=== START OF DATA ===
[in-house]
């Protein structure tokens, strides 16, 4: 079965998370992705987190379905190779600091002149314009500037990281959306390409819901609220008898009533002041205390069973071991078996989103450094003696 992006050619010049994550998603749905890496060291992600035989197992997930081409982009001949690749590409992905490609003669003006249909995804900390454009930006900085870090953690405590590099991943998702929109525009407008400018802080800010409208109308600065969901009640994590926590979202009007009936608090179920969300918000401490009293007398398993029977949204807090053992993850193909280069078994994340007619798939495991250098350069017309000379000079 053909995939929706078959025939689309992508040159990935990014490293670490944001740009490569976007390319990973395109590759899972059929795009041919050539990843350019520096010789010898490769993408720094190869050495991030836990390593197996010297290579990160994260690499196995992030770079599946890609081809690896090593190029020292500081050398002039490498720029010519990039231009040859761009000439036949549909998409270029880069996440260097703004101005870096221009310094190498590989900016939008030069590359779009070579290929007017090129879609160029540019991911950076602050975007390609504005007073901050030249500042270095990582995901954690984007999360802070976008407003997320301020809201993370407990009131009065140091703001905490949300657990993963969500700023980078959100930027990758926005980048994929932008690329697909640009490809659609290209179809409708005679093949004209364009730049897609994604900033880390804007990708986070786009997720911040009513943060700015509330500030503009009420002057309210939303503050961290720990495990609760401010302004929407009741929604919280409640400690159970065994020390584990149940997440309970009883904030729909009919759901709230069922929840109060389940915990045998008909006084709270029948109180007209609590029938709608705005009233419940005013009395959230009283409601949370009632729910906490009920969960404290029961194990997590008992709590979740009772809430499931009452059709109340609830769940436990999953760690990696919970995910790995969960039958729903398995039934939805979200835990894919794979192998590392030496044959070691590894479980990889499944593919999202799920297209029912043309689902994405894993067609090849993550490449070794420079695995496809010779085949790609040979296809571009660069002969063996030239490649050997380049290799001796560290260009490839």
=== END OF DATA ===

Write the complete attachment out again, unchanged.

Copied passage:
[in-house]
């Protein structure tokens, strides 16, 4: 079965998370992705987190379905190779600091002149314009500037990281959306390409819901609220008898009533002041205390069973071991078996989103450094003696 992006050619010049994550998603749905890496060291992600035989197992997930081409982009001949690749590409992905490609003669003006249909995804900390454009930006900085870090953690405590590099991943998702929109525009407008400018802080800010409208109308600065969901009640994590926590979202009007009936608090179920969300918000401490009293007398398993029977949204807090053992993850193909280069078994994340007619798939495991250098350069017309000379000079 053909995939929706078959025939689309992508040159990935990014490293670490944001740009490569976007390319990973395109590759899972059929795009041919050539990843350019520096010789010898490769993408720094190869050495991030836990390593197996010297290579990160994260690499196995992030770079599946890609081809690896090593190029020292500081050398002039490498720029010519990039231009040859761009000439036949549909998409270029880069996440260097703004101005870096221009310094190498590989900016939008030069590359779009070579290929007017090129879609160029540019991911950076602050975007390609504005007073901050030249500042270095990582995901954690984007999360802070976008407003997320301020809201993370407990009131009065140091703001905490949300657990993963969500700023980078959100930027990758926005980048994929932008690329697909640009490809659609290209179809409708005679093949004209364009730049897609994604900033880390804007990708986070786009997720911040009513943060700015509330500030503009009420002057309210939303503050961290720990495990609760401010302004929407009741929604919280409640400690159970065994020390584990149940997440309970009883904030729909009919759901709230069922929840109060389940915990045998008909006084709270029948109180007209609590029938709608705005009233419940005013009395959230009283409601949370009632729910906490009920969960404290029961194990997590008992709590979740009772809430499931009452059709109340609830769940436990999953760690990696919970995910790995969960039958729903398995039934939805979200835990894919794979192998590392030496044959070691590894479980990889499944593919999202799920297209029912043309689902994405894993067609090849993550490449070794420079695995496809010779085949790609040979296809571009660069002969063996030239490649050997380049290799001796560290260009490839």